New Law to End Hidden Bartending for Utah restaurants; Greek Owner Talks to AP

Αssociated Press

Photo: AP File

SALT LAKE CITY (AP) — Some Utah restaurants are counting down the days until a new liquor law takes effect this summer, allowing them to take down walls and partitions that prevent customers from seeing their alcoholic drinks being mixed and poured.

The requirement that drinks be prepared behind a barrier, which are often glass walls or back rooms, has long been a sore spot for the hospitality industry in the heavily Mormon state.

At Salt Lake City's upscale Greek eatery Manoli's, several of the barstools at the counter leave customers staring at a colorful glass wall during their meal. Manoli Katsanevas, the chef and owner, said he'd like to take the wall down and instead reconfigure his relatively small dining room.

He doesn't have room to set up a 10-foot buffer zone like Current Fish & Oyster does, but another option under the new law lets him swap a Zion Curtain for a 5-foot, child-free zone that's fenced off by a low wall.

But Katsanevas said he doesn't know yet if state officials will measure the 5-foot zone from the area where drinks are prepared or if they will measure from the entire length of the bar. If it's the latter, he'll have to keep up his Zion Curtain.

The barriers are nicknamed Zion Curtains, a reference to the influence of The Church of Jesus Christ of Latter-day Saints, which plays an influential role in state liquor policy and teaches its members to avoid alcohol.

Proponents say the barriers discourage underage drinking by hiding the "glamour" of bartending from children. Critics say they make for strange setups in restaurants, requiring staff to walk covert drinks out to customers, who then drink them in full view of other patrons — including kids.

A law signed by the governor this week allows restaurants to take down the barriers starting July 1 if they keep those under 21 from sitting close to bars. It also requires all restaurants to make no more than 30 percent of their sales from alcohol and ensure that customers ordering drinks also order food.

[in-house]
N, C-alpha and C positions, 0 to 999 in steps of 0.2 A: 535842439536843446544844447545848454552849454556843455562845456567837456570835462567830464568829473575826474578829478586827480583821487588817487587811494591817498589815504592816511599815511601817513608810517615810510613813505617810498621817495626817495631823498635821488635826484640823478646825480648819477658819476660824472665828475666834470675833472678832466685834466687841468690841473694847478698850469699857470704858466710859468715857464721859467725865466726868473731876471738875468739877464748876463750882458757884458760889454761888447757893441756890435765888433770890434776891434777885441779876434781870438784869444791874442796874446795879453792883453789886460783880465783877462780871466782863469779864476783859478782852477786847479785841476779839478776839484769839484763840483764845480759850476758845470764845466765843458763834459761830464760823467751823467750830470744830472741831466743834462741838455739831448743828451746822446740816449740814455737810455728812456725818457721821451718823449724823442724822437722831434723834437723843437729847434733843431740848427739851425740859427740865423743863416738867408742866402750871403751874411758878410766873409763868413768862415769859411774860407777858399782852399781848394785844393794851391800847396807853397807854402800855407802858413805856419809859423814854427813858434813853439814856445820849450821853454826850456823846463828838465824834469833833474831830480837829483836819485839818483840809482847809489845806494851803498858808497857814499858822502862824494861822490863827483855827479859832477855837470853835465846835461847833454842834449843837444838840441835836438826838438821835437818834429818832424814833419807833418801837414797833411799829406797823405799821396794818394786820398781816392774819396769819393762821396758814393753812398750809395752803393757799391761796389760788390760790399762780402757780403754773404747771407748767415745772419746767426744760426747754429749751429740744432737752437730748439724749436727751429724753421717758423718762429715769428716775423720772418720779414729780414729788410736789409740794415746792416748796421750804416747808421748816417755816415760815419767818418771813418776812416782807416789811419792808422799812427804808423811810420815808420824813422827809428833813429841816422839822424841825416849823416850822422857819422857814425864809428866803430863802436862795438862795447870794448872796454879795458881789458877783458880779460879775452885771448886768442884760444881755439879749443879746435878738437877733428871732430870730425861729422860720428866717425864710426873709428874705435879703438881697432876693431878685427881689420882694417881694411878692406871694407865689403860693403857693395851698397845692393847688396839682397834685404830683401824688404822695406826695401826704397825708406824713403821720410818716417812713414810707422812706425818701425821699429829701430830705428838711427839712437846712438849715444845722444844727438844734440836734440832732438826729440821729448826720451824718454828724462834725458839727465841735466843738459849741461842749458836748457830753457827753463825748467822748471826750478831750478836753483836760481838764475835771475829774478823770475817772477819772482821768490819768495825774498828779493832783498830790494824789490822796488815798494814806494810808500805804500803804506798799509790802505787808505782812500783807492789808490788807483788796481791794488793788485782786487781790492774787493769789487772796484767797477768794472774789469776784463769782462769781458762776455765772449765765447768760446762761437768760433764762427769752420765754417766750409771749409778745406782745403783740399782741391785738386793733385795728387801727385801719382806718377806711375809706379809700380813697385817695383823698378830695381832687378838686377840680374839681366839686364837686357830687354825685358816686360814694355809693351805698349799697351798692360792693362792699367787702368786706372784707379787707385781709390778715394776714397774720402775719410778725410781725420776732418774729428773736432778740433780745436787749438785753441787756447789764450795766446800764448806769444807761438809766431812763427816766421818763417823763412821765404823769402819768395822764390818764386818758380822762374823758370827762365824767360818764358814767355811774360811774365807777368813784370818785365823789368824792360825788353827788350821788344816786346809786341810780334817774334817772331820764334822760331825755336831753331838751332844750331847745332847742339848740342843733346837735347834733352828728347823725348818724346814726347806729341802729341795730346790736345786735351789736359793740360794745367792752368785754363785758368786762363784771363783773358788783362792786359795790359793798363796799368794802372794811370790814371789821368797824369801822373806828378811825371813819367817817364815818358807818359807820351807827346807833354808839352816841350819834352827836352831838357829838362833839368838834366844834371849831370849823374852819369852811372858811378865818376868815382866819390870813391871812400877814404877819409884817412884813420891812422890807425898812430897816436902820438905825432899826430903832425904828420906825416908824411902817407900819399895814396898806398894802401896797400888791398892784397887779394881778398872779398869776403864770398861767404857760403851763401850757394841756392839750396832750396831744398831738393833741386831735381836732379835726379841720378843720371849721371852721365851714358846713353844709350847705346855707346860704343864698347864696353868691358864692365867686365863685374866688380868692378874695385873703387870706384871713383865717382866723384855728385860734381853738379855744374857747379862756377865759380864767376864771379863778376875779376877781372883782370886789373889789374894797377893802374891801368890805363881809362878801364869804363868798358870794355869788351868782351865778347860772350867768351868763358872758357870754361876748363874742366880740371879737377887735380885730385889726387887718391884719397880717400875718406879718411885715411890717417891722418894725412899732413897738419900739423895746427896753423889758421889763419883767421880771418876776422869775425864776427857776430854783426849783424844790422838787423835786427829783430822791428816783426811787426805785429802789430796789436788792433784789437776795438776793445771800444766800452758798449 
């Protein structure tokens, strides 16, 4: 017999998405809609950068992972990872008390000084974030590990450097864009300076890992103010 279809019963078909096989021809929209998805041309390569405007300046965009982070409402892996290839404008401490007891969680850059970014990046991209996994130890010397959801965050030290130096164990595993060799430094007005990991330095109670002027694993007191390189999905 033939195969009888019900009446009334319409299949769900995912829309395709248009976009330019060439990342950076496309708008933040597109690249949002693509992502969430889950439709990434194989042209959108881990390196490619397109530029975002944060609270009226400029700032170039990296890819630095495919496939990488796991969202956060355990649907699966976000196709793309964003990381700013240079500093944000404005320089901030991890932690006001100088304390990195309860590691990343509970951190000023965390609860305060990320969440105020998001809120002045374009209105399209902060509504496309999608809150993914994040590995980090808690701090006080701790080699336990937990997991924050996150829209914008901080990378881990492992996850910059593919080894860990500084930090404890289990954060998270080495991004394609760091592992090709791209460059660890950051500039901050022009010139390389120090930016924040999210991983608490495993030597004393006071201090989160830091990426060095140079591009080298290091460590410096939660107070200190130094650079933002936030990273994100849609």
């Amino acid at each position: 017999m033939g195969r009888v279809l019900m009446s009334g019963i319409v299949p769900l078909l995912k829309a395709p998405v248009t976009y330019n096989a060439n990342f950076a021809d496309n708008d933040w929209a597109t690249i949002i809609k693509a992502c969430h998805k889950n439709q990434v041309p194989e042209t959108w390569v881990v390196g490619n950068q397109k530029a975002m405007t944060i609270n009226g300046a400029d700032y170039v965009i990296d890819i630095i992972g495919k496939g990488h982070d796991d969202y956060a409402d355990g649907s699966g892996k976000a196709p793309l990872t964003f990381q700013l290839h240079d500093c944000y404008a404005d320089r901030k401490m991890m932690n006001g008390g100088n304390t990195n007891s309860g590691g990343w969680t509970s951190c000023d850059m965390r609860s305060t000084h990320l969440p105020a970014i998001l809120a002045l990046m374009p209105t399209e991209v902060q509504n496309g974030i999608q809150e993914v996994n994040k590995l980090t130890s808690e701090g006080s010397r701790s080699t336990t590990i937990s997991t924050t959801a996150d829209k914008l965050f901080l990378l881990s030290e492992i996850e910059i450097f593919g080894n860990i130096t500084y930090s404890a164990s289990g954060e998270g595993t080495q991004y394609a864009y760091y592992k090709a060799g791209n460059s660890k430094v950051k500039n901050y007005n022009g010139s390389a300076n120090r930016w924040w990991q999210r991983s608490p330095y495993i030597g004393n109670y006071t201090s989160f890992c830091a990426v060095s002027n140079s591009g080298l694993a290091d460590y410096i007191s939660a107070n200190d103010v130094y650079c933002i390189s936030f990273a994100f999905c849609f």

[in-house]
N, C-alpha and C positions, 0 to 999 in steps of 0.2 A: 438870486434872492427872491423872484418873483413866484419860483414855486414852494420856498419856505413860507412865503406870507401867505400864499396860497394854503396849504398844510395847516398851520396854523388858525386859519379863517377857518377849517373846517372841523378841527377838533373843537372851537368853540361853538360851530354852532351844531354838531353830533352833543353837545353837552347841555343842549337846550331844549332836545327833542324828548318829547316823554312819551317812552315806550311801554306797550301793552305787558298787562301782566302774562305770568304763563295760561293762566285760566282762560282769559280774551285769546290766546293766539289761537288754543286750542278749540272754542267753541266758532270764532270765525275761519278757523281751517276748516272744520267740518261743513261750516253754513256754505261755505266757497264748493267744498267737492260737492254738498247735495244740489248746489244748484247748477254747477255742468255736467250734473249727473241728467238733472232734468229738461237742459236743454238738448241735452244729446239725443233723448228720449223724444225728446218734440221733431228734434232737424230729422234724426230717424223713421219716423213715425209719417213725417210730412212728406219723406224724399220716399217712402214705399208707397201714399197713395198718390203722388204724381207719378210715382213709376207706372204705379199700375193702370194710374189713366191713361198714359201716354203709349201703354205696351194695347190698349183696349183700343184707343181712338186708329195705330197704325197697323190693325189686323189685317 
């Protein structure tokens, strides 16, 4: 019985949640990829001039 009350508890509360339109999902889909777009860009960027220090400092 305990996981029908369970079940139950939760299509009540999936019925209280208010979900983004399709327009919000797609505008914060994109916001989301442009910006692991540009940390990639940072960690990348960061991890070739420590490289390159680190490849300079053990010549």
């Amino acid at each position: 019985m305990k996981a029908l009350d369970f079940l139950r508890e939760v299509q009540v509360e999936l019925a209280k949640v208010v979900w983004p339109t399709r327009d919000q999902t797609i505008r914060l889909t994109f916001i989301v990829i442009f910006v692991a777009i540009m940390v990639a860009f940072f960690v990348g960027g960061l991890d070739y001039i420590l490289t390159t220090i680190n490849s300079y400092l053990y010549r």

Both requirements only apply to some Utah establishments now.

Here's a look at how some restaurants will adapt:



At Current Fish & Oyster, a swanky downtown Salt Lake City restaurant, a frosted glass wall covering a long, glossy bar will come down at midnight July 1, said Joel LaSalle, one of the restaurant's owners.

"Not only is it ugly and covers up a beautiful bar, but it's costing us thousands of dollars in sales each month," LaSalle said.

Without the glass panels, customers could have a more pleasant experience at the bar, drinking and chatting with the bartender — who under the current setup, mixes cocktails in a glass cubicle, LaSalle said. Under the new law, LaSalle can take down the glass panels if he doesn't seat children within 10 feet of his bar.



East Liberty Tap House, a neighborhood pub that focuses on craft beers and classic bar food, has a certain type of Utah liquor license that doesn't require a Zion Curtain and allows them to make 40 percent of their sales from alcohol.

Owner Scott Evans said the Tap House can't meet the new law's requirement that alcohol sales don't exceed 30 percent of their business, so the restaurant will have to instead be treated like a bar. That means the restaurant will no longer be able to let minors in and will have to start electronically scanning identification at the door for anyone who looks younger than 35.

"We'll lose all the family business," Evans said.